the ground station call to the ISS.

Please note that on Echolink there are automatic breaks of 1.5
seconds in the audio transmission. These occur every 2.5 minutes
during the event. Breaks on IRLP are manual and occur approximately
after every third question.

Successful Contacts:

January 18, 2014
A telebridge contact via station K6DUE with Wallingford STEM
Academy/Town of Wallingford, CT, USA  was successful Saturday,
January 18th. Nineteen questions were answered by astronaut Koichi
Wakata,

To read a local news story:
http://www.myrecordjournal.com/wallingford/wallingfordnews/34370
90-129/students-talk-to-astronaut-aboard-the-space-station.html

Here is a tweet astronaut Wakata sent after the contact:
https://twitter.com/Astro_Wakata/status/424806909510549504

Wallingford STEM Academy is a community based and family oriented
organization the excites students about science, technology,
engineering and mathematics.  This program, previously known as the
Young Astronaut Club of Wallingford and founded in 2000, has been
providing STEM enrichment for students in grades 4 through 8 for over
thirteen years through Wallingford Youth and Social Services.

The Wallingford STEM Academy is a collaborative partnership between
the Spanish Community of Wallingford (SCOW), the Town of Wallingford
Youth and Social Services Department (WYSS), the Wallingford
Education Association (WEA).
STEM Academy branches in Wallingford, and Hamden, are the flagship
programs for CEA’s STEM Education Initiative. We currently serve the
Spanish Community of Wallingford (SCOW) and the general population.
40% of our STEM Enrichment Academy is comprised of students from the
Spanish community and 40 % of our students are girls interested in
STEM education.  Our weekly meetings are conducted at the Spanish
Community of Wallingford Great Room and in our STEM Education
Classroom next to SCOW.

Since 2005, a companion project to Wallingford STEM Enrichment
Academy is the Wallingford Family Science and STEM Night Series.  At
least twice a month, we organize and implement family oriented
Science and STEM Family Nights in Wallingford.  These events range
from evening programs, daytime vacation programs, hands-on
investigations, assembly style programs, and night sky observations.
The purpose of this organization is to deepen student, and family,
understanding of STEM concepts as a compliment to an existing inquiry
based STEM curriculum in Wallingford.  Our major funders for both
STEM Academy and Wallingford Family STEM Nights are the Wallingford
Rotary Club’s Wallingford Foundation, 3M Charitable Contributions and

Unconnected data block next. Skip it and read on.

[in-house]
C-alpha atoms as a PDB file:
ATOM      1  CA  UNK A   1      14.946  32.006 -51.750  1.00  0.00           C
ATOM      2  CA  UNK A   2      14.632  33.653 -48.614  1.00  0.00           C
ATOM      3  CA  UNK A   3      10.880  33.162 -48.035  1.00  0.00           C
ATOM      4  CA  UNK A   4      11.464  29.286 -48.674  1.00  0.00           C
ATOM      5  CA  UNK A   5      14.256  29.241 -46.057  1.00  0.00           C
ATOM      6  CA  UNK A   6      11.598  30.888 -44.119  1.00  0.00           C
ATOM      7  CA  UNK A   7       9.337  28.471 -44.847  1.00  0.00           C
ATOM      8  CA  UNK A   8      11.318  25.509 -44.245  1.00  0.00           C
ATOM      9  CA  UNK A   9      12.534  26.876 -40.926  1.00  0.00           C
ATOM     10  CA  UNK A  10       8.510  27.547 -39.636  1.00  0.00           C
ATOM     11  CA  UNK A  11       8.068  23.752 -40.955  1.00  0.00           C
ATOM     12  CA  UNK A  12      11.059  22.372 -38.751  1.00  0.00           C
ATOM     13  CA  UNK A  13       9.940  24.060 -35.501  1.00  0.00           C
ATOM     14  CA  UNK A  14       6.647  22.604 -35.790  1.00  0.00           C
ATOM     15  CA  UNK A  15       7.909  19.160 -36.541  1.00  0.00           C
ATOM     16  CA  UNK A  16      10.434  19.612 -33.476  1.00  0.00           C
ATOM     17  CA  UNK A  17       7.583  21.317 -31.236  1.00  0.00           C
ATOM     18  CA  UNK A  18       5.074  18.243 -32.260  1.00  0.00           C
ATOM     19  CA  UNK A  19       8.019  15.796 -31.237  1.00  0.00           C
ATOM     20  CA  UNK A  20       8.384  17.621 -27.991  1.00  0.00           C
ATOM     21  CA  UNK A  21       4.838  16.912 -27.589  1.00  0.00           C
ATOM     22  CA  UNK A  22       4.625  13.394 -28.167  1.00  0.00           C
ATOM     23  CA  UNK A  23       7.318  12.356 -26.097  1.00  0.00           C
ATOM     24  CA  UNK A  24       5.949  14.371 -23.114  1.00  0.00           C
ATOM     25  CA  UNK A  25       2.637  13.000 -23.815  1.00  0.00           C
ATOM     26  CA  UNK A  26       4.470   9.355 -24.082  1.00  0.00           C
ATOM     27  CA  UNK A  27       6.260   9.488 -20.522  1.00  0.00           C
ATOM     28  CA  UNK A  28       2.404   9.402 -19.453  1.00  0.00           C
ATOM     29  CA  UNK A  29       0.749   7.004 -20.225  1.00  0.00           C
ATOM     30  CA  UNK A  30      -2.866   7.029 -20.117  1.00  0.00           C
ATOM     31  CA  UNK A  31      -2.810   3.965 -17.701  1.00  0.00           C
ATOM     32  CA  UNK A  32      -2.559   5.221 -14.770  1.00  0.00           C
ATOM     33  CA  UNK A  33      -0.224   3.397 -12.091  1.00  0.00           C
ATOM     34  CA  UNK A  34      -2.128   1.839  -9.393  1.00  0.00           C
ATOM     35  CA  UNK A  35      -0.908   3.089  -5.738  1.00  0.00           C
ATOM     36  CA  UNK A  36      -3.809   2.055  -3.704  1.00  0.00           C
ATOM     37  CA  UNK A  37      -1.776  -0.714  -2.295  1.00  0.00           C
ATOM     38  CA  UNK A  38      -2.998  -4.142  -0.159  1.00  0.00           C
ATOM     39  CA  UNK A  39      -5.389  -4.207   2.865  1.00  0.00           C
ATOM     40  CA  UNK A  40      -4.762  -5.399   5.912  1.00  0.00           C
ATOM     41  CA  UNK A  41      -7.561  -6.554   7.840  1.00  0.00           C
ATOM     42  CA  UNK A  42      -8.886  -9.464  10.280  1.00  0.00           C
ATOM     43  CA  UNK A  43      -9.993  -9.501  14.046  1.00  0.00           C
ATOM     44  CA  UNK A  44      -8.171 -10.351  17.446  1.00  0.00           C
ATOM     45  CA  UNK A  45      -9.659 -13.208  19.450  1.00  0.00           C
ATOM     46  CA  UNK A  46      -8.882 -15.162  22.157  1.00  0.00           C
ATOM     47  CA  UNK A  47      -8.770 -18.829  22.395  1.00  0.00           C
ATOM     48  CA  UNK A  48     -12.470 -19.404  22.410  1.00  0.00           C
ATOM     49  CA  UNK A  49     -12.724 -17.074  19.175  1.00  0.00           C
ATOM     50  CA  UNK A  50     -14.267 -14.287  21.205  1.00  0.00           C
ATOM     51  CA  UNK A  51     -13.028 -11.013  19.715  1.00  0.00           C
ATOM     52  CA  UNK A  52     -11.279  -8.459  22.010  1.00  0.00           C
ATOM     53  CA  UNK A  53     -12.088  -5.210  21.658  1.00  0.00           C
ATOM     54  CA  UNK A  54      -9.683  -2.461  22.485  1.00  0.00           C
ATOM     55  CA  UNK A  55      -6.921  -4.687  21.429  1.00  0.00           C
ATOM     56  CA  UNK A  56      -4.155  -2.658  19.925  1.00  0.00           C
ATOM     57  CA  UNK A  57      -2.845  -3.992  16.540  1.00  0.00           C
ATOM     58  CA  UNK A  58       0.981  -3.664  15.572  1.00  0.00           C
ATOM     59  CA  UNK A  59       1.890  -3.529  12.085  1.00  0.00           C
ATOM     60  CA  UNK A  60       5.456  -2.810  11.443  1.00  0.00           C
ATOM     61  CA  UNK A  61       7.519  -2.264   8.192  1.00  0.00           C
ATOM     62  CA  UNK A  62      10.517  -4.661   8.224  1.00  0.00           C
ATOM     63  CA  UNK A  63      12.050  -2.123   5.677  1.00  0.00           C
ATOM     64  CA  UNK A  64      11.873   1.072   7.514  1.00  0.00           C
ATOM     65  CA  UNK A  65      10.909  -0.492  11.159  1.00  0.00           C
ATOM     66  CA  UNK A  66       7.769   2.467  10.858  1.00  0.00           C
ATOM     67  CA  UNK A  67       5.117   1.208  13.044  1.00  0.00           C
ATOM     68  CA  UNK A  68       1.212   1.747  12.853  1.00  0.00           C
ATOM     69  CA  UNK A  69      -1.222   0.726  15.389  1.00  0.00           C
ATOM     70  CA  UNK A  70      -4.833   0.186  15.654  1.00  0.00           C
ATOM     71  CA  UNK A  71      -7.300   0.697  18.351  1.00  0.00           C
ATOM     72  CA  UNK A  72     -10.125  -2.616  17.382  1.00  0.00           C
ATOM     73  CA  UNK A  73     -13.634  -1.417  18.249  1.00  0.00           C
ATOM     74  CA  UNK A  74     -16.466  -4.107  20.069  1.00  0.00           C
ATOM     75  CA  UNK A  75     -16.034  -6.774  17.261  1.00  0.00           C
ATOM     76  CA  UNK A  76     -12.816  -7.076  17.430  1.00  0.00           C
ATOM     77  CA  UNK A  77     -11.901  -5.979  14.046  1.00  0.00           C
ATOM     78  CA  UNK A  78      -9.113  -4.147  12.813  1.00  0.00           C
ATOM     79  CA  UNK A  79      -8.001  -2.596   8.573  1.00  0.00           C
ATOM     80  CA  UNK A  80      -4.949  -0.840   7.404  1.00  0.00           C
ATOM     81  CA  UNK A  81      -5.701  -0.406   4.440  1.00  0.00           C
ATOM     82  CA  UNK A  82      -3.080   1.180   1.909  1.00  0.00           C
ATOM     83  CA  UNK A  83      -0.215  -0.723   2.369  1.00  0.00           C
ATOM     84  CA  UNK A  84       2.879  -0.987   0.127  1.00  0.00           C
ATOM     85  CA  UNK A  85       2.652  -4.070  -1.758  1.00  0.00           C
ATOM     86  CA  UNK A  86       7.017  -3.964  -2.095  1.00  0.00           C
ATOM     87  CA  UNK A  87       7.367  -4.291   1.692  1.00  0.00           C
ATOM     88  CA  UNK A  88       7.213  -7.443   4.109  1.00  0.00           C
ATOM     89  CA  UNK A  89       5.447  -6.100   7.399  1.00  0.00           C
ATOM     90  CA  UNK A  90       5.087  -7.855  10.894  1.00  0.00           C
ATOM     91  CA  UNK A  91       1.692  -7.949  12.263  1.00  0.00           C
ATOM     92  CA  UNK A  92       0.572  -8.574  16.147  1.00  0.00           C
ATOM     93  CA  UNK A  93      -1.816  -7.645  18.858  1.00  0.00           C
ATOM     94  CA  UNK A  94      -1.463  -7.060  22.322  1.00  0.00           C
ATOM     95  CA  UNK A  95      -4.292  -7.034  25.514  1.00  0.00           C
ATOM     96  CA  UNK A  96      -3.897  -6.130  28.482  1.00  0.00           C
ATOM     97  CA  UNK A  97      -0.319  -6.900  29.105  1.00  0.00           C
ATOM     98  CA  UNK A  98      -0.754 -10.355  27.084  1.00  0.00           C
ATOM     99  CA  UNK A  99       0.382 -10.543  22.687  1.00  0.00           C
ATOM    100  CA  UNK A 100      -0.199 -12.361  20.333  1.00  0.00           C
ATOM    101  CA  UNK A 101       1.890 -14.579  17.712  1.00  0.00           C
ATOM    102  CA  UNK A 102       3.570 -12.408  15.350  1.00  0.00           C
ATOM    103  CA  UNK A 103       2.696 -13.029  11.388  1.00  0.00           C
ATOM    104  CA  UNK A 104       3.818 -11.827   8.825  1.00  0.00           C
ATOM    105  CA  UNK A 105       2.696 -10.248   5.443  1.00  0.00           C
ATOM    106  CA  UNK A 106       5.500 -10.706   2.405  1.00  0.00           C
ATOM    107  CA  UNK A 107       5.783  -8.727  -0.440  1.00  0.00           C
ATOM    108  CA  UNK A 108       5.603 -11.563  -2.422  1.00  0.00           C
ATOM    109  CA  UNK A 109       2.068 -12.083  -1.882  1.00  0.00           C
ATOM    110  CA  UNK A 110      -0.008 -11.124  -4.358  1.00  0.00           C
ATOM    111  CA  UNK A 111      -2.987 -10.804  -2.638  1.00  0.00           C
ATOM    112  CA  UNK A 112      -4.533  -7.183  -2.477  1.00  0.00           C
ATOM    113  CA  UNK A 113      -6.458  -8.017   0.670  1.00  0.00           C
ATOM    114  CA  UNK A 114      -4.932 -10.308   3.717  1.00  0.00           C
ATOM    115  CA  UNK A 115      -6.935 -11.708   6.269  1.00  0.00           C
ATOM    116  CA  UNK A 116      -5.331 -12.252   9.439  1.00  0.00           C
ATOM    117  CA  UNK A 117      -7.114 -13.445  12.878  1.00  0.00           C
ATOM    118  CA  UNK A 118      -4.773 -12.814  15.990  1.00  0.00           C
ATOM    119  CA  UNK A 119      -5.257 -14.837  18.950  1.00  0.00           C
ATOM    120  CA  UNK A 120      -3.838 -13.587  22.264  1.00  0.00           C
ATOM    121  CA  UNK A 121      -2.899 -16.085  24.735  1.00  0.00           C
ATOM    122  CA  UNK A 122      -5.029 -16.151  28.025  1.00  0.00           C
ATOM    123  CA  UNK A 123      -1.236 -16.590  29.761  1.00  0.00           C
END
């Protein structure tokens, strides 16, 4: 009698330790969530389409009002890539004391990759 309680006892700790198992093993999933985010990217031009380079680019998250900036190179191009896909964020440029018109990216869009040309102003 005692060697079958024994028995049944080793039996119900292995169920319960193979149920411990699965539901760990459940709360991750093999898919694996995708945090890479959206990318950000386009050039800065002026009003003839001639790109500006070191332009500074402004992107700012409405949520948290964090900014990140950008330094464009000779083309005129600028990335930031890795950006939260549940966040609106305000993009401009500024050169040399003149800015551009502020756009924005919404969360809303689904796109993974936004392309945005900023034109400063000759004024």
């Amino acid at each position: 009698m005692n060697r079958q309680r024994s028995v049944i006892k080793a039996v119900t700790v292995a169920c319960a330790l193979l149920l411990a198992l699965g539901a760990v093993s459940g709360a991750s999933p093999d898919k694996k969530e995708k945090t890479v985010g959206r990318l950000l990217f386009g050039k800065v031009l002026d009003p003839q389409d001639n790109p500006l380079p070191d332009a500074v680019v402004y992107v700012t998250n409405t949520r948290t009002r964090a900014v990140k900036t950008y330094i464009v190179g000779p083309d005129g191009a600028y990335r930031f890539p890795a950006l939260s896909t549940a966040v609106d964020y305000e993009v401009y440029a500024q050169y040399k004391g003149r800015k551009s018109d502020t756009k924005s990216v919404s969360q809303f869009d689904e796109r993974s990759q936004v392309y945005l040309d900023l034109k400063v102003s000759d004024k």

the Connecticut Education Association.


January 17, 2014
A direct contact with students at Collège Les Gondoliers, La
Roche sur Yon, France with astronaut Koichi Wakata was successful
Friday, January 17th at 09:51:13 UTC 34 deg. Wakata answered 17
questions in English. His answers were later translated to French for
the audience of 200 students, teachers, media and radio amateurs in
the gymnasium.

For a video of the contact conducted in English:
http://www.youtube.com/watch?v=iDbcHY6uKEY

Local news coverage:
http://www.lejournaldupaysyonnais.fr/2014/01/17/allo-liss-ici-les-
gondoliers-over/?utm_source=rss&utm_medium=rss&utm_campaign=allo-liss-
ici-les-gondoliers-over

Les Gondoliers Secondary School, with its 500 pupils -aged 11-15- is
located in Vendée, 70 km south of the city of Nantes, where famous
Jules Verne author was born . At the end of the last year, the pupils
take an exam called "Diplôme National du Brevet". Our Astronomy Club
has resumed its activities this year with the objective to enter in
contact with the ISS. The starting point has been the visit of the
exhibition “Voyages planétaires” (Planetary spaceflights), in Nantes,
during the International Planetary Science Congress. Various
astronomy and amateur radio activities will be organized, with the
help of members of the association of "radioamateurs of Vendée", who
will come to our school to display their activities and provide us
with the tools that will be necessary to get in contact with the ISS.

PLEASE CHECK THE FOLLOWING FOR MORE INFORMATION ON ARISS UPDATES:

Sign up for the SAREX maillist at
http://www.amsat.org/mailman/listinfo/sarex

Visit ARISS on Facebook. We can be found at Amateur Radio on
the International Space Station (ARISS).

To receive our Twitter updates, follow @ARISS_status

A planned event for:

1. A contact with students at Fort Belvoir Elementary school in
Fort Belvoir MD, USA, sponsored by Marymount University in Arlington,